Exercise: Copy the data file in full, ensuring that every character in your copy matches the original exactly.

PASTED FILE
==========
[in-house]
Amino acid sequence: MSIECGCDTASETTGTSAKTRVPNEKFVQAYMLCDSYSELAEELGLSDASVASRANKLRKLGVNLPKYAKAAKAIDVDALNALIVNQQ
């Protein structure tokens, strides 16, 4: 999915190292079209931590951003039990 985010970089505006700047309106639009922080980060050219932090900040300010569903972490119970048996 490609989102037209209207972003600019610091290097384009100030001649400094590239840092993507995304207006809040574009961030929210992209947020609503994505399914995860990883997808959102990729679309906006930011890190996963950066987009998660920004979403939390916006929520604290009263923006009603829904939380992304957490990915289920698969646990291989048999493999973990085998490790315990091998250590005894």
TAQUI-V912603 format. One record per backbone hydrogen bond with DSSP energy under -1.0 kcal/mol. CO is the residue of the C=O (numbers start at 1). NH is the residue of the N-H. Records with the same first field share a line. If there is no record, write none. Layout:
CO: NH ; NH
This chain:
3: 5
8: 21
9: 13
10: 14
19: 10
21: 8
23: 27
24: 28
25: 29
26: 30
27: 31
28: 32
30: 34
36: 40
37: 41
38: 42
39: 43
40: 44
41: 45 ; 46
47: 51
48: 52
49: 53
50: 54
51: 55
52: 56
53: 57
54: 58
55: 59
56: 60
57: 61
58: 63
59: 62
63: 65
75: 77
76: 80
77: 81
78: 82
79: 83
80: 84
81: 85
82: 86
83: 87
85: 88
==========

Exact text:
[in-house]
Amino acid sequence: MSIECGCDTASETTGTSAKTRVPNEKFVQAYMLCDSYSELAEELGLSDASVASRANKLRKLGVNLPKYAKAAKAIDVDALNALIVNQQ
């Protein structure tokens, strides 16, 4: 999915190292079209931590951003039990 985010970089505006700047309106639009922080980060050219932090900040300010569903972490119970048996 490609989102037209209207972003600019610091290097384009100030001649400094590239840092993507995304207006809040574009961030929210992209947020609503994505399914995860990883997808959102990729679309906006930011890190996963950066987009998660920004979403939390916006929520604290009263923006009603829904939380992304957490990915289920698969646990291989048999493999973990085998490790315990091998250590005894």
TAQUI-V912603 format. One record per backbone hydrogen bond with DSSP energy under -1.0 kcal/mol. CO is the residue of the C=O (numbers start at 1). NH is the residue of the N-H. Records with the same first field share a line. If there is no record, write none. Layout:
CO: NH ; NH
This chain:
3: 5
8: 21
9: 13
10: 14
19: 10
21: 8
23: 27
24: 28
25: 29
26: 30
27: 31
28: 32
30: 34
36: 40
37: 41
38: 42
39: 43
40: 44
41: 45 ; 46
47: 51
48: 52
49: 53
50: 54
51: 55
52: 56
53: 57
54: 58
55: 59
56: 60
57: 61
58: 63
59: 62
63: 65
75: 77
76: 80
77: 81
78: 82
79: 83
80: 84
81: 85
82: 86
83: 87
85: 88